You’ll also be spending a few days in Colorado at Lions Lair in Denver and Magic Rat in Fort Collins. What can fans expect at these shows?

Fans can expect compelling, driven pop/rock designed to make you feel. Don’t be afraid to feel, friends; it makes us human and brings us together.

With Work In Progress out now, do you have any other big plans for the rest of 2018?

I would love to start working on writing new songs for a full length record. It may be time for me to go into my music cave.

Thanks for taking the time to chat with us! Is there anything else you’d like to add?

We look forward to meeting you in the cooler climates of Colorado! Come talk to us!

KUTX Studio 1A 5.23.18

For Carry Illinois chief singer/songwriter Lizzy Lehman, making music is a chance to work through her personal experiences. Her new EP ,Work in Progress, largely deals with the aftermath of original bassist John Winsor’s unexpected death. While the new songs are unapologetically darker than previous material they manage to capture Carry Illinois’ unique synth-pop sensibilities better than ever before. Guitarist Darwin Smith, bassist Andrew Pressman, keyboardist Benjamin Rowe Violet and percussionist Rudy Villarreal provide driving beats that build into spacy synth jams perfectly suited for Lehman’s soaring vocals. The net effect is epic prog songs condensed into perfectly polished pop packages. Click the link below to listen to their performance from Studio 1A.

Austin360 On The Record: Patricia Vonne, Brownout, more

Carry Illinois, “Work in Progress” EP. On their second EP in as many years following 2015’s full-length “Alabaster,” singer-songwriter Lizzy Lehman’s indie-rock/pop outfit strikes mood-heavy tones on a short set of songs dealing in part with the 2016 suicide of the band’s original bassist, John Winsor. She tackles her feelings head-on in “Runaway,” the album’s most instantly arresting track, singing “I know it’s no good to run away.” Guitarist Darwin Smith, drummer Rudy Villarreal, bassist Andrew Pressman and keyboardist Benjamin Rowe Violet provide inventive and empathetic support throughout.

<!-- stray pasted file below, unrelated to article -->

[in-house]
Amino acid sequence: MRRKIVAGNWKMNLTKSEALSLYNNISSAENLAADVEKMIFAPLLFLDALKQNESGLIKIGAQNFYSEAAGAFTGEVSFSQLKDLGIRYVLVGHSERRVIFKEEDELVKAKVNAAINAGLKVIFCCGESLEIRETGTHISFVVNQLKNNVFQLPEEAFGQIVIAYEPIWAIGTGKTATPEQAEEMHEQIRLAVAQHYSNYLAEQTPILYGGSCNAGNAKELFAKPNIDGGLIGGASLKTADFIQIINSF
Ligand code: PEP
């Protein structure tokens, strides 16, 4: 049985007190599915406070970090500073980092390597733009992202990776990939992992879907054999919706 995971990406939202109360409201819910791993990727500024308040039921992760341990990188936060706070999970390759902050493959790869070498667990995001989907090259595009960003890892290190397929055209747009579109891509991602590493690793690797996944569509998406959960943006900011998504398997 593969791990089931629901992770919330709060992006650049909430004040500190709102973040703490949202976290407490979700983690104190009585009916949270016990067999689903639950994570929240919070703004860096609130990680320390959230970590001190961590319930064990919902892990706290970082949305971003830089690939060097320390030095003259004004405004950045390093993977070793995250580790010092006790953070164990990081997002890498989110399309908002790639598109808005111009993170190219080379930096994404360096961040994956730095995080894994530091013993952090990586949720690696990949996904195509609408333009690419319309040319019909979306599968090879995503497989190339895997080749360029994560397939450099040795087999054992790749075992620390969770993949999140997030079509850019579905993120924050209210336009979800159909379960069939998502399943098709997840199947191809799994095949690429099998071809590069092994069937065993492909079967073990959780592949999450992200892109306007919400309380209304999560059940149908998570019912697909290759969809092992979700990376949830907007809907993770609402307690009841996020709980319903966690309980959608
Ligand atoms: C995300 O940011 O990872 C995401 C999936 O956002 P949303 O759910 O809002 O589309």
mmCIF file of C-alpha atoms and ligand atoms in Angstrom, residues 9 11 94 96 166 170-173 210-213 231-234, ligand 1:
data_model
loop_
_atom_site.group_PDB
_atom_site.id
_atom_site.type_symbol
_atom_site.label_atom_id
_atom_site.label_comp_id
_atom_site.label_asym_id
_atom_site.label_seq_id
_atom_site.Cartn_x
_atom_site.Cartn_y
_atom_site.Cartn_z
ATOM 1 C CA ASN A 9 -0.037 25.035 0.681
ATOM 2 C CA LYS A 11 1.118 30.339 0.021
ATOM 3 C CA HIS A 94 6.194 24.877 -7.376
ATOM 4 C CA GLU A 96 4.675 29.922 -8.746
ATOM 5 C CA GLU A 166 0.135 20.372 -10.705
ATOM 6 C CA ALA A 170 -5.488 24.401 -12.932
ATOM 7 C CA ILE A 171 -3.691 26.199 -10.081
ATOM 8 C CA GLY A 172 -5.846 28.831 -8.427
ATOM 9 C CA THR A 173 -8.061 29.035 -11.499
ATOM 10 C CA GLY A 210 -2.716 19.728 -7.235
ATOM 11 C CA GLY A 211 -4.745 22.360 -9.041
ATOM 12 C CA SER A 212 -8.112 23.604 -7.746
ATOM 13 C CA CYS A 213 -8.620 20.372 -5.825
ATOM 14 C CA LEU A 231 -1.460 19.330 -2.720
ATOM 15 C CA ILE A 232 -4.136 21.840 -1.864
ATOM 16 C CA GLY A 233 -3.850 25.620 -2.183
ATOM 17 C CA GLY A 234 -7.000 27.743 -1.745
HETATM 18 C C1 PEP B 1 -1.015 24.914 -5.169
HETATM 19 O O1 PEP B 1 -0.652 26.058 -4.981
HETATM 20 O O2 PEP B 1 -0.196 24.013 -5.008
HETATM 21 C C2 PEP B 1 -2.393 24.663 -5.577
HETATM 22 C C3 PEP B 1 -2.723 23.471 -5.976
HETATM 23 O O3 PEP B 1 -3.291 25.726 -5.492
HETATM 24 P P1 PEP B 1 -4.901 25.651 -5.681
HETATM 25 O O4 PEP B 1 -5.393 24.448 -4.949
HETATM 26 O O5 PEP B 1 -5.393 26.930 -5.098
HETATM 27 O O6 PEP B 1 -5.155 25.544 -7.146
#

B-Sides and Badlands Review: Carry Illinois unload a heavy heart with new EP, ‘Work in Progress’

“Carry Illinois grant stunning insight with their new EP, Work in Progress…a bristled and homely and humbled lineup of tunes. It’s worn around the edges, but underneath, there beats a truly remarkable, one-of-a-kind heart.”

“Work in Progress is a work of immense art, carefully resting in life’s cruelty but not being damned there forever. It does get better.”

The New Nine: New Music Alert-Carry Illinois

Austin has such a strong tradition of local music. Everyone is so supportive of each other and there’s this amazing culture surrounding local artists. We chat with Carry Illinois about their honest writing and their new music.

How did Carry Illinois start?

Carry Illinois began in late 2013 after the previous band I played in, The Blackwells, parted ways. I knew I wanted to keep writing and playing my own songs, but didn’t want to go back to being a solo singer-songwriter. I spent several months experimenting with different sounds, effects, and instrumentations, ultimately recording a new EP with studio musicians. With newly recorded tracks in hand, I found bandmates through mutual friends. We practiced the songs for several months within a new pop/rock context, and played our first official show in March 2014.